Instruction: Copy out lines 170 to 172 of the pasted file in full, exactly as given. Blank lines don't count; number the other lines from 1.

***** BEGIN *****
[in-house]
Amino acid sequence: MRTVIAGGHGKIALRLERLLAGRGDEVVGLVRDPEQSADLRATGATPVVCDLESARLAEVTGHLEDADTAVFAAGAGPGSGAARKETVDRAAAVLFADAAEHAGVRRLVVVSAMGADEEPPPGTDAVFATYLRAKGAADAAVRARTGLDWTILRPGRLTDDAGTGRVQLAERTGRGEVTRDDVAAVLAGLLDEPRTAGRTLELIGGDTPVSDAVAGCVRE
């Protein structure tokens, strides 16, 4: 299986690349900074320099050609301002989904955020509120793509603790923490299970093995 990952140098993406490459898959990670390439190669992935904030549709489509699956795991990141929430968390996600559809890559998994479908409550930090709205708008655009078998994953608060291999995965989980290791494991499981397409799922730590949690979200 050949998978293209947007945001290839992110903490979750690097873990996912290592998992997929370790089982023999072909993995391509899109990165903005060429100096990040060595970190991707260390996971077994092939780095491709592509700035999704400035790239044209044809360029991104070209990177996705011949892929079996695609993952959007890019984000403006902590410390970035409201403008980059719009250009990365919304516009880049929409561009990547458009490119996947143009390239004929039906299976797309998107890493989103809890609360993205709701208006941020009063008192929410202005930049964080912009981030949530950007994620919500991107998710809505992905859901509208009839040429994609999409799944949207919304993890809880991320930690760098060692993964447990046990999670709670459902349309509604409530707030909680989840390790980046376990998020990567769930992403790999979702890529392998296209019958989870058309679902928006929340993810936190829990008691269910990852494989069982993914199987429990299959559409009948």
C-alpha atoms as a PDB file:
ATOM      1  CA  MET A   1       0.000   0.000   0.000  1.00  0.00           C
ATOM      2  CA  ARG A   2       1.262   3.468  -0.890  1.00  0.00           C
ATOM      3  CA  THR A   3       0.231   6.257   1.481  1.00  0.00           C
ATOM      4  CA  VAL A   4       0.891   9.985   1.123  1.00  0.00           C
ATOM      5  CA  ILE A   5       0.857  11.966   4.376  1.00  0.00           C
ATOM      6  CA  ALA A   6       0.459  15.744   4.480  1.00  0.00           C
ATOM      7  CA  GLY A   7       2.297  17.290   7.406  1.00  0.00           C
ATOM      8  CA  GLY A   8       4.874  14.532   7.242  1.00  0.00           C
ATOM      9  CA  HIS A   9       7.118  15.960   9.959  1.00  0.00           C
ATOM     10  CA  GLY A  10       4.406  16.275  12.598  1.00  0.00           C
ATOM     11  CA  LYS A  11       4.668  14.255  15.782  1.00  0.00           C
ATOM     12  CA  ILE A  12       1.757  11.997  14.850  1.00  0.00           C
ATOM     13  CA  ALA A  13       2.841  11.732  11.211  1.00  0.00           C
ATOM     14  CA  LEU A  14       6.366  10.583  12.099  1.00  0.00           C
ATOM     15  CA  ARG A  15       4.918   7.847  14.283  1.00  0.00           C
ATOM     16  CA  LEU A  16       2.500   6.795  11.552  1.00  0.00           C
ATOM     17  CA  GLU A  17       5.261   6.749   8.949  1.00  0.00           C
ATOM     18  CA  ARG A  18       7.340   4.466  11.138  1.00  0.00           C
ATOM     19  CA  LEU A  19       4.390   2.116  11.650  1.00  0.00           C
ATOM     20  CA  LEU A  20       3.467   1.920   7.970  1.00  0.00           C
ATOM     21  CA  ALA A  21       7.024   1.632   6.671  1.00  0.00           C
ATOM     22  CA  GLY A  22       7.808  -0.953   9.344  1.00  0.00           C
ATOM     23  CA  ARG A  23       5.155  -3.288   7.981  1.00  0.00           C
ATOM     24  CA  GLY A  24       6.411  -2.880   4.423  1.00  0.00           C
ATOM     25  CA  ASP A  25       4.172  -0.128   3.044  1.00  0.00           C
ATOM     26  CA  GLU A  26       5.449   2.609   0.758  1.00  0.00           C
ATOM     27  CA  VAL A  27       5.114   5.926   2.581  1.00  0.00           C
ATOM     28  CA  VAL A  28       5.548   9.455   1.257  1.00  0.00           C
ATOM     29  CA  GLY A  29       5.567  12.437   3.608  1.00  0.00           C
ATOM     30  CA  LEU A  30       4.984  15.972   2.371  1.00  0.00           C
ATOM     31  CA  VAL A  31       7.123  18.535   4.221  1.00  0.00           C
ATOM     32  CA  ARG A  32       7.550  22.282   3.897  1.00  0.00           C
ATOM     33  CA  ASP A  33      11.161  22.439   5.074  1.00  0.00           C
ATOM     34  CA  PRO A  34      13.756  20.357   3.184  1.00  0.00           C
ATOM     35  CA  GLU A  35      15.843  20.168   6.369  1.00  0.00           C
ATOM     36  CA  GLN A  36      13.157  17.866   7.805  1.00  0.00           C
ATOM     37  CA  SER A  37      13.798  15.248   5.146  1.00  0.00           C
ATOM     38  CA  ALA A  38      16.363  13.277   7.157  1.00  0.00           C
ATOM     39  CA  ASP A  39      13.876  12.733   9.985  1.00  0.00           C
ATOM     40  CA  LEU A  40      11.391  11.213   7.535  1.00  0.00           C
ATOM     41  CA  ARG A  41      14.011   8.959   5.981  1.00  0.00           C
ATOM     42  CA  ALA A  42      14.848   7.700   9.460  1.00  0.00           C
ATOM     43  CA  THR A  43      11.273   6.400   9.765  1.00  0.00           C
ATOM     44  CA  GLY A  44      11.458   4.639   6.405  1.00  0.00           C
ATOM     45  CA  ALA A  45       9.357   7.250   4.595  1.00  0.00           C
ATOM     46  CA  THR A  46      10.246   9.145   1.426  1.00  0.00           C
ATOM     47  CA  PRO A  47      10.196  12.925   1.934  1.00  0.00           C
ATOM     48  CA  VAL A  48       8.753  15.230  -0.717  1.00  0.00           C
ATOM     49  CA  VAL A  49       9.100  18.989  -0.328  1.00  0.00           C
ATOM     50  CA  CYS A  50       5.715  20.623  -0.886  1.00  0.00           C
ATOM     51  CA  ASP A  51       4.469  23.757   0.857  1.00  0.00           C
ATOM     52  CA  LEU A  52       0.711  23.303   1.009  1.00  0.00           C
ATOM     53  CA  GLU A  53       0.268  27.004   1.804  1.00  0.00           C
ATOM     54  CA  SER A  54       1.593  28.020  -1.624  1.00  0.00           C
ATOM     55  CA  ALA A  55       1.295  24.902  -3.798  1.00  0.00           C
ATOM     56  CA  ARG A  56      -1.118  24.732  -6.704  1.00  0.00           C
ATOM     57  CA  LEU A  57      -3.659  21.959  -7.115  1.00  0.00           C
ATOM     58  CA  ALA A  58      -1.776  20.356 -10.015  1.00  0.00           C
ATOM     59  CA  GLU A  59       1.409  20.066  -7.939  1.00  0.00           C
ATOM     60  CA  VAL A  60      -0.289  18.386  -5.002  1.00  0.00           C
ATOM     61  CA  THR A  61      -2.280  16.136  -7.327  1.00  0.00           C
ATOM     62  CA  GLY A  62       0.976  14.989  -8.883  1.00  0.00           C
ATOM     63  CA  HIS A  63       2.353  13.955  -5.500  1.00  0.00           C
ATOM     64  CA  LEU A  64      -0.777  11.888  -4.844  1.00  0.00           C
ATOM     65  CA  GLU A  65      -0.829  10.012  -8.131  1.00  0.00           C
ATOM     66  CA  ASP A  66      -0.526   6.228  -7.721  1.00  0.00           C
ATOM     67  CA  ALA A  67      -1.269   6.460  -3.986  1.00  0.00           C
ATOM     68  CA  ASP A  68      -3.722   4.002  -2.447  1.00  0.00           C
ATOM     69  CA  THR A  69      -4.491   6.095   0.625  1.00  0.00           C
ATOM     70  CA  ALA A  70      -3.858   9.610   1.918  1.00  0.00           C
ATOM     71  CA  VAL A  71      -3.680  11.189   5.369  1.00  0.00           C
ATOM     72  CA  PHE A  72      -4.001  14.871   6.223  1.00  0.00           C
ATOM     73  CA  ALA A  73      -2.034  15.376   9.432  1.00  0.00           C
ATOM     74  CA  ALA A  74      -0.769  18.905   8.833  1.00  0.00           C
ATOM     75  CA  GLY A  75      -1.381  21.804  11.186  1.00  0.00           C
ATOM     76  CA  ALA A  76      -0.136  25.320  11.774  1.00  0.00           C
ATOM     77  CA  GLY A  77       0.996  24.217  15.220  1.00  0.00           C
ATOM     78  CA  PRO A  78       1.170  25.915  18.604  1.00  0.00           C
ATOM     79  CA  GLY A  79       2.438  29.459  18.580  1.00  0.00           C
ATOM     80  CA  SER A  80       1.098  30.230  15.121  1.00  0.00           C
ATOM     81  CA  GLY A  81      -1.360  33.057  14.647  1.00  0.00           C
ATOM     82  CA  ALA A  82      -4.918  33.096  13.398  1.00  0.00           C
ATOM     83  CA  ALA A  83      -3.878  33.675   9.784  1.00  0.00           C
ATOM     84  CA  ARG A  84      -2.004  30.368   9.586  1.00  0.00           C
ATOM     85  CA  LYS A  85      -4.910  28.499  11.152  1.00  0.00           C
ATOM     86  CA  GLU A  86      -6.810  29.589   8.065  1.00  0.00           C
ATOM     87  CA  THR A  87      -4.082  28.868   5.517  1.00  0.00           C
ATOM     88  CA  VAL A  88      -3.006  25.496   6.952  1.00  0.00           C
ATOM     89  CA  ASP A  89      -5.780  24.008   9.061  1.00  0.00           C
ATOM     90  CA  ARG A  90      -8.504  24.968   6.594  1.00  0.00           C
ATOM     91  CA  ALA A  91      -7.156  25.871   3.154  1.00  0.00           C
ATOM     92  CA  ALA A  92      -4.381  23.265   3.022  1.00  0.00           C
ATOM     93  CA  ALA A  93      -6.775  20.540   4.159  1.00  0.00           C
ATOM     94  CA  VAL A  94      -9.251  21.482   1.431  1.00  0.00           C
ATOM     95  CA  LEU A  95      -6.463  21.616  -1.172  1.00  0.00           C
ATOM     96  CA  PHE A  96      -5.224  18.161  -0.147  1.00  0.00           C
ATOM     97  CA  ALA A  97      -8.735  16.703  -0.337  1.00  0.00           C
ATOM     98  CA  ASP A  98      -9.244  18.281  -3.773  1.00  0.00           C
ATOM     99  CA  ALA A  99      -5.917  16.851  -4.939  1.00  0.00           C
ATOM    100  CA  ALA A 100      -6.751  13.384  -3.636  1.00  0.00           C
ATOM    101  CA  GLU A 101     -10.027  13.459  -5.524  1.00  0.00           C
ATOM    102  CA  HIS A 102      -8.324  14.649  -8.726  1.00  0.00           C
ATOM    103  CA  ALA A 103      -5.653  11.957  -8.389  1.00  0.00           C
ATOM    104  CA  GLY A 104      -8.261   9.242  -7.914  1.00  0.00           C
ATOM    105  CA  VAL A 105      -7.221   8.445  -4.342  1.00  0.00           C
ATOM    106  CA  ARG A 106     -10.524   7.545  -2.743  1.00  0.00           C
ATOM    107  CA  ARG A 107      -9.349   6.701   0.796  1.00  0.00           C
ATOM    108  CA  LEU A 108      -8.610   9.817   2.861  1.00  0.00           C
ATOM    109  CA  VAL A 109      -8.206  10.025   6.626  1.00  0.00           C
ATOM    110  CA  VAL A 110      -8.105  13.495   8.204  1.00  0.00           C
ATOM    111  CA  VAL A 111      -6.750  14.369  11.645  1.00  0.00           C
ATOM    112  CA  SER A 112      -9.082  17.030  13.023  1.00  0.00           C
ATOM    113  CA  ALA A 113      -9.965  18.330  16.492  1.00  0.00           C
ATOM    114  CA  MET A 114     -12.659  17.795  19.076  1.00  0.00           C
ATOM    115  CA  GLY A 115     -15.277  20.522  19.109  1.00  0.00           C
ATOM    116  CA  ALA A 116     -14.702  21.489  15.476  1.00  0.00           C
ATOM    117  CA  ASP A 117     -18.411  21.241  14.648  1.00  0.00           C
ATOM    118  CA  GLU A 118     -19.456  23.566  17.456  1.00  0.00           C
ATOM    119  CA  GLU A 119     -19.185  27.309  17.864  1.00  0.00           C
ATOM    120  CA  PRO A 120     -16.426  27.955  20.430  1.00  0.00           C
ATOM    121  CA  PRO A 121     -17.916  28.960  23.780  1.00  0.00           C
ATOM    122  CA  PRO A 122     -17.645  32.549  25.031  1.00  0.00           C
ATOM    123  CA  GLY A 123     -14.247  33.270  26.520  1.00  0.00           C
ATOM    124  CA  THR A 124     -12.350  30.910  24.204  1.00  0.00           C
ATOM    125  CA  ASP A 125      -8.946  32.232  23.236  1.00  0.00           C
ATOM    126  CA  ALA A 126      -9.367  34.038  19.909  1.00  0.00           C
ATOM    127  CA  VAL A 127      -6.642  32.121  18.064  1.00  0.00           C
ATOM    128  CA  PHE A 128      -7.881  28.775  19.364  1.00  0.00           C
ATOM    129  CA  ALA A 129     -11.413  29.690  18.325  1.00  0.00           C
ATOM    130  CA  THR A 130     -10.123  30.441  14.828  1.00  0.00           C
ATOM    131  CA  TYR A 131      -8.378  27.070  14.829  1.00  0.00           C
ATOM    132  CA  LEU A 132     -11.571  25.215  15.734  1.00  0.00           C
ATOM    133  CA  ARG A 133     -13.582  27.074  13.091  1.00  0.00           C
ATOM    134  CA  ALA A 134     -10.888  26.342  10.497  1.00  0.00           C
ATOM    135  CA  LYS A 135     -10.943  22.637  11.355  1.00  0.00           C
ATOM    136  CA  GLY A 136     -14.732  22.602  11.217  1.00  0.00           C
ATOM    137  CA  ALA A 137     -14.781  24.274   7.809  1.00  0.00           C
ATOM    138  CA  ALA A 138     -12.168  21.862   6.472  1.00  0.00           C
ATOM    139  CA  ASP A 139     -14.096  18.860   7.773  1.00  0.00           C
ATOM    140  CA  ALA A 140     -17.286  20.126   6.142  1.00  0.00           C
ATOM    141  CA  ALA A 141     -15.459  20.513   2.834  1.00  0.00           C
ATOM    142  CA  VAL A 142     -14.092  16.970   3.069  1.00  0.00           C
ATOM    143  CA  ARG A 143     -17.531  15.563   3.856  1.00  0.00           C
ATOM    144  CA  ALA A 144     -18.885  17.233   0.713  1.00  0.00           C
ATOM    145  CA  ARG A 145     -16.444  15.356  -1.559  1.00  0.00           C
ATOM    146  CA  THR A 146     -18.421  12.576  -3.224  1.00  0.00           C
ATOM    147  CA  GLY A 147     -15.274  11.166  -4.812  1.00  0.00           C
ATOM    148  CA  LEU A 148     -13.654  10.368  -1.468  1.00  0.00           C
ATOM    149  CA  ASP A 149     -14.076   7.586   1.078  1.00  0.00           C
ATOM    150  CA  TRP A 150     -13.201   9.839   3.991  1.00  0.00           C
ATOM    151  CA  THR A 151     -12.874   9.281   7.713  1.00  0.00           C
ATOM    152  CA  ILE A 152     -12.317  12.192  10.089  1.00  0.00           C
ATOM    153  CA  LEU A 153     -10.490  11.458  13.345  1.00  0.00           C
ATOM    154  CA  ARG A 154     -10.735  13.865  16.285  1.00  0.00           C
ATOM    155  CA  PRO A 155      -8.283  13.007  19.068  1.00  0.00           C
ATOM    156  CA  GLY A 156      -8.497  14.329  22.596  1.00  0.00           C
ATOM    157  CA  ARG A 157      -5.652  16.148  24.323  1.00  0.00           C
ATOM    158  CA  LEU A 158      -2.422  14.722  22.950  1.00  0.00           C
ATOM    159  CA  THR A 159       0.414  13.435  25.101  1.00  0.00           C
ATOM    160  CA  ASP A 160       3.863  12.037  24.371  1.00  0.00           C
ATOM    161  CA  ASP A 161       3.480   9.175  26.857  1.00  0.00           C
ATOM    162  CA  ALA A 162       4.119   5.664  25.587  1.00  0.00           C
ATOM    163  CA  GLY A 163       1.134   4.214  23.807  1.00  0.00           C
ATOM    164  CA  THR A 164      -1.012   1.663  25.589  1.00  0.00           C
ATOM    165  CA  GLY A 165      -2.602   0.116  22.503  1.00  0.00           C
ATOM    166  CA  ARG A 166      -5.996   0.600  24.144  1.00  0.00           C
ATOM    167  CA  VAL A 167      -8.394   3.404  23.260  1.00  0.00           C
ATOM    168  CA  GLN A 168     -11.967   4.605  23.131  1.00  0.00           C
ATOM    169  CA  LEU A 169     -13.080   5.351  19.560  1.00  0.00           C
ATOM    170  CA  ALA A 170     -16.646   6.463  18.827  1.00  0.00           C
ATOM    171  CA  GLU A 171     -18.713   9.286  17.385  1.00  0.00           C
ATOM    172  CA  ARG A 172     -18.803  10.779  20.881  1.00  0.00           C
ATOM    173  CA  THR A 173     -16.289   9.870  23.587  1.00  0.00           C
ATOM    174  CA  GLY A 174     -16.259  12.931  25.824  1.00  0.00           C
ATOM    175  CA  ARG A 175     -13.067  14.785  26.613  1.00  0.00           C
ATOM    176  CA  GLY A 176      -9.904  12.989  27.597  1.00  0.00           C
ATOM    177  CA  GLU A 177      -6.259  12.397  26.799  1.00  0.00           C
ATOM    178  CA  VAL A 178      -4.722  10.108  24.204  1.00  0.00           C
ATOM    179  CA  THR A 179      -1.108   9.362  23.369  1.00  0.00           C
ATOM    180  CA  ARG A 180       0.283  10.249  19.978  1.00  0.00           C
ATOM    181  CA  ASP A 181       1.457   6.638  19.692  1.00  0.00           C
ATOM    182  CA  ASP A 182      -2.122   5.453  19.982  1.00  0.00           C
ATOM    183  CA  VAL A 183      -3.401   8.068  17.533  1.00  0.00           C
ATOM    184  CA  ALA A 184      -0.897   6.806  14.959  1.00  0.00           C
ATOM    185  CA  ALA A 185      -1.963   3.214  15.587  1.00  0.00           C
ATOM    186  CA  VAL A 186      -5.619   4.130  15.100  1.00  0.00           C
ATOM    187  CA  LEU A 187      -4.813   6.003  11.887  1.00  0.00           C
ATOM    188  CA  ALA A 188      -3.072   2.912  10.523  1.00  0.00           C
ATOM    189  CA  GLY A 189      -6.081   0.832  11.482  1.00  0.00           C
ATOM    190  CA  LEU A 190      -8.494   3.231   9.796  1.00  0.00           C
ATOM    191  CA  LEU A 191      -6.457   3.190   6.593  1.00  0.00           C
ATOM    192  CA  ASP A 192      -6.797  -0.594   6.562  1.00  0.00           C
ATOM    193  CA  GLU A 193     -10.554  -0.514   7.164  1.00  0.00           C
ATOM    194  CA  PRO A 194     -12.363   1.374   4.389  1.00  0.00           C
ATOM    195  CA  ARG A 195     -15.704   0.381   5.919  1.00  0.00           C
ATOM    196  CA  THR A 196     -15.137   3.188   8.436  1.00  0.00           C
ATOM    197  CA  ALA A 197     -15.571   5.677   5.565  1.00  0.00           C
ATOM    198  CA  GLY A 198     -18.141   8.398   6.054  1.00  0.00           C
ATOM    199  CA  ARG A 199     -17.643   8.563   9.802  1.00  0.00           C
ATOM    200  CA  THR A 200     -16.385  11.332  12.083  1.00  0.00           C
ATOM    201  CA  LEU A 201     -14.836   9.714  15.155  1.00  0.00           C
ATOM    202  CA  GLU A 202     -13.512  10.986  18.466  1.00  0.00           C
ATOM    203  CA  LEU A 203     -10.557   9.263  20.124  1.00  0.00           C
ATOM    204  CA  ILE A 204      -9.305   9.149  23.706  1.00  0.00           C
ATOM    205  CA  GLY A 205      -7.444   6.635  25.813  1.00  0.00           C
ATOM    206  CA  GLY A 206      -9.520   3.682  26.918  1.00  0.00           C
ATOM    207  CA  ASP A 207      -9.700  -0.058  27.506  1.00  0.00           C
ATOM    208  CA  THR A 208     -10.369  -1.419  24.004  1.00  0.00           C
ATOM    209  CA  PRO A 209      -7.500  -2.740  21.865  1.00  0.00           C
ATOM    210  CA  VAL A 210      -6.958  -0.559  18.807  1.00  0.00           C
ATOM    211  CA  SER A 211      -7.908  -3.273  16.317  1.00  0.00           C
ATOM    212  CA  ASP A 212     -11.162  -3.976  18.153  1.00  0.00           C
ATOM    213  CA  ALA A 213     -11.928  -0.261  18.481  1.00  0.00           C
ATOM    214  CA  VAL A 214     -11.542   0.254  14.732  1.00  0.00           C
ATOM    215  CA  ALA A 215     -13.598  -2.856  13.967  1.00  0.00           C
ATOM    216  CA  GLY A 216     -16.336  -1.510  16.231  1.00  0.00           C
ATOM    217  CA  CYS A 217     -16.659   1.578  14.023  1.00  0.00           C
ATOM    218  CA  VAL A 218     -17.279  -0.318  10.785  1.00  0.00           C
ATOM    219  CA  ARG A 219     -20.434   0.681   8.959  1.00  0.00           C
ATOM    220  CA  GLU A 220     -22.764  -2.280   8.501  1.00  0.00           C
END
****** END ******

ATOM    166  CA  ARG A 166      -5.996   0.600  24.144  1.00  0.00           C
ATOM    167  CA  VAL A 167      -8.394   3.404  23.260  1.00  0.00           C
ATOM    168  CA  GLN A 168     -11.967   4.605  23.131  1.00  0.00           C